Greece’s bid to reclaim the Parthenon Marbles is about to be taken for a ride. To raise awareness for the repatriation of Greece’s most prized historical relics, Dr Luca Lo Sicco plans to bike next July from the steps of the British Museum in London to the entrance of the Acropolis Museum in Athens. “I strongly feel that there is a moral duty to return to the Marbles to Athens,” writes Sicco, who is currently a professor of fashion at the University of Southampton. “The recent way that certain countries – England, Germany – have been attacking Greece and its crisis is deeply unfair. The European Union is a family. We should be supportive of each other’s difficulties – difficulties that, in this instance, were caused by bankers and corrupt politicians.”
Lord Elgin infamously swiped the Parthenon friezes in the years 1801-12. His original intention was to take plaster casts of the temple’s pediments. Under the auspices of the Ottoman Empire, which then ruled Greece, Elgin proceeded to saw off the temple’s sculptures and transport them back to England. The legality of his actions was dubious even in the 19th century. Until his death in 1841, Elgin insisted that his efforts were necessary for preserving what remained of the Parthenon’s statuary. In his own words:
“The Turks have been continually defacing the heads [of the statues]; and in some instances they have actually acknowledged to me that they have pounded down the statues into mortar: it was upon these suggestions, and with these feelings, that I proceeded to remove as much of the sculptures as I conveniently could.”
The friezes were purchased by the British Museum in 1816. Today they are the property of the British public. Over the years other fragments of Parthenon sculptures have come to light in Paris, Palermo, Wurzburg, the Vatican and a handful of English country estates. Since its opening in 2009, the Acropolis Museum in Athens – built for the purpose of housing all the Parthenon’s sculptures in a single place – has gradually reeled in these various fragments. But the British Museum – which houses the vast majority of the Parthenon friezes – shows no sign of submitting to Greek demands. “Elgin Marbles” has become a byword for the contentious debate regarding antiquities repatriation and the role of museums around the world in processing the legacy of cultural imperialism.
Sicco sees himself as uniquely suited to address the Parthenon diaspora because he is the descendant of another diaspora: that of Hellenism. “I’ve been in love with Greek art since I was very young. I was born in Sicily, once part of ‘Greater Greece,’ Megali Ellas, Magna Grecia. The Greek presence in Sicily is everywhere, from Segesta to Siracusa. As a little boy I couldn’t overlook those cultural roots. I took great pride in them.”
In 2008, as the economic crisis began unfolding in Greece, Sicco was the victim of a cruel series of misfortunes. In the space of a single year he lost his job and was diagnosed with cancer. His younger brother committed suicide. His father, grief-stricken, passed away shortly thereafter. “It was the year from hell. But now that my health has fully recovered and I’ve found a part-time job, I’ve decided to do something meaningful. I’ve visited Greece over the years. I’ve made quite a number of Greek friends that have shown me love, care and affection. How could I repay that generosity?” The idea for a bike trip took root. “I’ve always believed that Greece should be in the news for its culture and the fantastic warmth of its people, not because of a deadening economic crisis.”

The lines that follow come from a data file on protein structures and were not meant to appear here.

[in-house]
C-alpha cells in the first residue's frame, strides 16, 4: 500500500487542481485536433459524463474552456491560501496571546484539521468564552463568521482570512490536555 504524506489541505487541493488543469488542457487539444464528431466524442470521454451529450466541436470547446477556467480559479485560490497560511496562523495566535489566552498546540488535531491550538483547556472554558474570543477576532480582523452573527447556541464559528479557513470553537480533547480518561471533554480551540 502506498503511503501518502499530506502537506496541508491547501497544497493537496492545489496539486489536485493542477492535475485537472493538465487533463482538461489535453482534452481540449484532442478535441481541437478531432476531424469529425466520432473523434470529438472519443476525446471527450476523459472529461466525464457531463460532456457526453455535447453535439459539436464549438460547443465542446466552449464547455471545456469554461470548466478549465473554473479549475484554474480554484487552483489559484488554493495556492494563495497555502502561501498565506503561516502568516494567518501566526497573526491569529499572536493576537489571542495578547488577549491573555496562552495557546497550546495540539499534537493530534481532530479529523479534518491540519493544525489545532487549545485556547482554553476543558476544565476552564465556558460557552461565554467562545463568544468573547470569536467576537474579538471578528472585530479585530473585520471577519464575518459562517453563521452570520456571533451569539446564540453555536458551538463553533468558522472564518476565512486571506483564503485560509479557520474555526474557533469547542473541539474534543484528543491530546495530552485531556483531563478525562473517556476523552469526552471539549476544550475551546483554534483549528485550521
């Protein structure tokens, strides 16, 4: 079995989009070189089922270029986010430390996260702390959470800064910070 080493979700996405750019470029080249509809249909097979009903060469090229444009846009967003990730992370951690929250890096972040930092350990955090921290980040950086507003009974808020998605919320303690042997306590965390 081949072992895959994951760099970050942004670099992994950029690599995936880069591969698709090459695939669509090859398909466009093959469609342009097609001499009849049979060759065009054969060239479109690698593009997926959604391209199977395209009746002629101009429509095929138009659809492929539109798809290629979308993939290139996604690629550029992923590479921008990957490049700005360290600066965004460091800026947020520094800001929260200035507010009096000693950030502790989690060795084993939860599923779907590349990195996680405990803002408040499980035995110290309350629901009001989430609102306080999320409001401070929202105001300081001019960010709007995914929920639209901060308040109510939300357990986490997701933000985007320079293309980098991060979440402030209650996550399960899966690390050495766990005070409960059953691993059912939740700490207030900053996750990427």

Sicco has thus far received support from the British Committee for the Reunification of the Parthenon Marbles. He is seeking additional support from the universities of Athens and Thessaloniki, the Acropolis Museum and the European Parliament. He has already created a Facebook page and Pinterest, Instagram and YouTube accounts. He plans to post daily throughout his journey, which will last some two months. He’ll stop cycling at approximately 4 or 5 each afternoon. Every four days he will rest and catch up on his blogging. He plans to rely on the kindness of locals and other Parthenon enthusiasts for accommodation. “Apart from raising awareness of the need to reunite the Parthenon Marbles, my end goal is to raise money for art students in Greece,” he adds. “I’d like to organize an exhibition in London – a sort of Greek art biennale in London – of works by talented artists, craftsmen and students.”
In recent years the Parthenon debate has taken on unsightly dimensions, involving accusations that Greeks aren’t responsible enough to house their own cultural monuments. Sicco brushes this away as pure nonsense. “I’ve been appalled by the treatment Greece has received from media all around the world and particularly in England. Some articles are nothing short of racist.”
Sicco hopes one day to retire to the small Cycladic island of Anafi. He visited the island a few summers ago while on vacation in Greece. He originally planned to spend the weekend there; he ended up staying more than a month. “A month? You must be the longest-staying tourist Anafi has ever had,” an elderly gentleman told him in a cafe. By next fall, having tirelessly biked the continent for two months, Sicco says that he may just wish to stay in Athens. If he has his way, the Parthenon Marbles will follow suit.